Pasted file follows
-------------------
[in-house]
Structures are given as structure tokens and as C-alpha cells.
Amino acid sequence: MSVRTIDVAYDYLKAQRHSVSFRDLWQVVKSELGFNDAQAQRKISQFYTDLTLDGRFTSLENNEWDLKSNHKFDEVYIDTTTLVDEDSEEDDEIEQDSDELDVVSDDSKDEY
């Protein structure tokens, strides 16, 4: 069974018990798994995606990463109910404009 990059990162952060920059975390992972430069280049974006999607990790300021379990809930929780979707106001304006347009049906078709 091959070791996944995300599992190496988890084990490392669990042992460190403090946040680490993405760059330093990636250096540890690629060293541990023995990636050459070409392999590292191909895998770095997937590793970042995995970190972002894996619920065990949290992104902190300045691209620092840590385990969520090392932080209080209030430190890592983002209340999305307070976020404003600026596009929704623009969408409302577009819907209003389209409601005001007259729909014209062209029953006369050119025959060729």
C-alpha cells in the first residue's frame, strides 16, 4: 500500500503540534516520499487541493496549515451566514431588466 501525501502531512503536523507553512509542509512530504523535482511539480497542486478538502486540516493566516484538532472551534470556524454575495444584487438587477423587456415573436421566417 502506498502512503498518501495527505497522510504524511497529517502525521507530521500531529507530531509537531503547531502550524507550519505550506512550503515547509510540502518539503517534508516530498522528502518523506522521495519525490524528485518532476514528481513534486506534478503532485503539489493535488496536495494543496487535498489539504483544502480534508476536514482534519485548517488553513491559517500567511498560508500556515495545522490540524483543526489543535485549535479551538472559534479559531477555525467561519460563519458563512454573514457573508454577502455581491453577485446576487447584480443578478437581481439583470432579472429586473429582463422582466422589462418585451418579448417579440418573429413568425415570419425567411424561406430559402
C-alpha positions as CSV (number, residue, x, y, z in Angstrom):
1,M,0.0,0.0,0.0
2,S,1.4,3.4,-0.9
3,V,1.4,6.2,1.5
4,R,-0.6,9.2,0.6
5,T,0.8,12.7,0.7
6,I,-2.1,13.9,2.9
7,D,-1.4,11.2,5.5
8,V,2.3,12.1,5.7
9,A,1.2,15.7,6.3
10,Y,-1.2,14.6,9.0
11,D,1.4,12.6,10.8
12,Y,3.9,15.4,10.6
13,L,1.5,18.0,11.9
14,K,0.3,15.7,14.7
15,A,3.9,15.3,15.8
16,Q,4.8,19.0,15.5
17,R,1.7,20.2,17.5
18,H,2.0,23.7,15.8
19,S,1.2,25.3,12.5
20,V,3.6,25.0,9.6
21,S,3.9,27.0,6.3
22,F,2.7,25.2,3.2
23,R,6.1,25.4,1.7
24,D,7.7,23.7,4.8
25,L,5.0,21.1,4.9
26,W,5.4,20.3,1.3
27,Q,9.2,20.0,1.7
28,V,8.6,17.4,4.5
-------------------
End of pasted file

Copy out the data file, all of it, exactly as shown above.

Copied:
[in-house]
Structures are given as structure tokens and as C-alpha cells.
Amino acid sequence: MSVRTIDVAYDYLKAQRHSVSFRDLWQVVKSELGFNDAQAQRKISQFYTDLTLDGRFTSLENNEWDLKSNHKFDEVYIDTTTLVDEDSEEDDEIEQDSDELDVVSDDSKDEY
């Protein structure tokens, strides 16, 4: 069974018990798994995606990463109910404009 990059990162952060920059975390992972430069280049974006999607990790300021379990809930929780979707106001304006347009049906078709 091959070791996944995300599992190496988890084990490392669990042992460190403090946040680490993405760059330093990636250096540890690629060293541990023995990636050459070409392999590292191909895998770095997937590793970042995995970190972002894996619920065990949290992104902190300045691209620092840590385990969520090392932080209080209030430190890592983002209340999305307070976020404003600026596009929704623009969408409302577009819907209003389209409601005001007259729909014209062209029953006369050119025959060729």
C-alpha cells in the first residue's frame, strides 16, 4: 500500500503540534516520499487541493496549515451566514431588466 501525501502531512503536523507553512509542509512530504523535482511539480497542486478538502486540516493566516484538532472551534470556524454575495444584487438587477423587456415573436421566417 502506498502512503498518501495527505497522510504524511497529517502525521507530521500531529507530531509537531503547531502550524507550519505550506512550503515547509510540502518539503517534508516530498522528502518523506522521495519525490524528485518532476514528481513534486506534478503532485503539489493535488496536495494543496487535498489539504483544502480534508476536514482534519485548517488553513491559517500567511498560508500556515495545522490540524483543526489543535485549535479551538472559534479559531477555525467561519460563519458563512454573514457573508454577502455581491453577485446576487447584480443578478437581481439583470432579472429586473429582463422582466422589462418585451418579448417579440418573429413568425415570419425567411424561406430559402
C-alpha positions as CSV (number, residue, x, y, z in Angstrom):
1,M,0.0,0.0,0.0
2,S,1.4,3.4,-0.9
3,V,1.4,6.2,1.5
4,R,-0.6,9.2,0.6
5,T,0.8,12.7,0.7
6,I,-2.1,13.9,2.9
7,D,-1.4,11.2,5.5
8,V,2.3,12.1,5.7
9,A,1.2,15.7,6.3
10,Y,-1.2,14.6,9.0
11,D,1.4,12.6,10.8
12,Y,3.9,15.4,10.6
13,L,1.5,18.0,11.9
14,K,0.3,15.7,14.7
15,A,3.9,15.3,15.8
16,Q,4.8,19.0,15.5
17,R,1.7,20.2,17.5
18,H,2.0,23.7,15.8
19,S,1.2,25.3,12.5
20,V,3.6,25.0,9.6
21,S,3.9,27.0,6.3
22,F,2.7,25.2,3.2
23,R,6.1,25.4,1.7
24,D,7.7,23.7,4.8
25,L,5.0,21.1,4.9
26,W,5.4,20.3,1.3
27,Q,9.2,20.0,1.7
28,V,8.6,17.4,4.5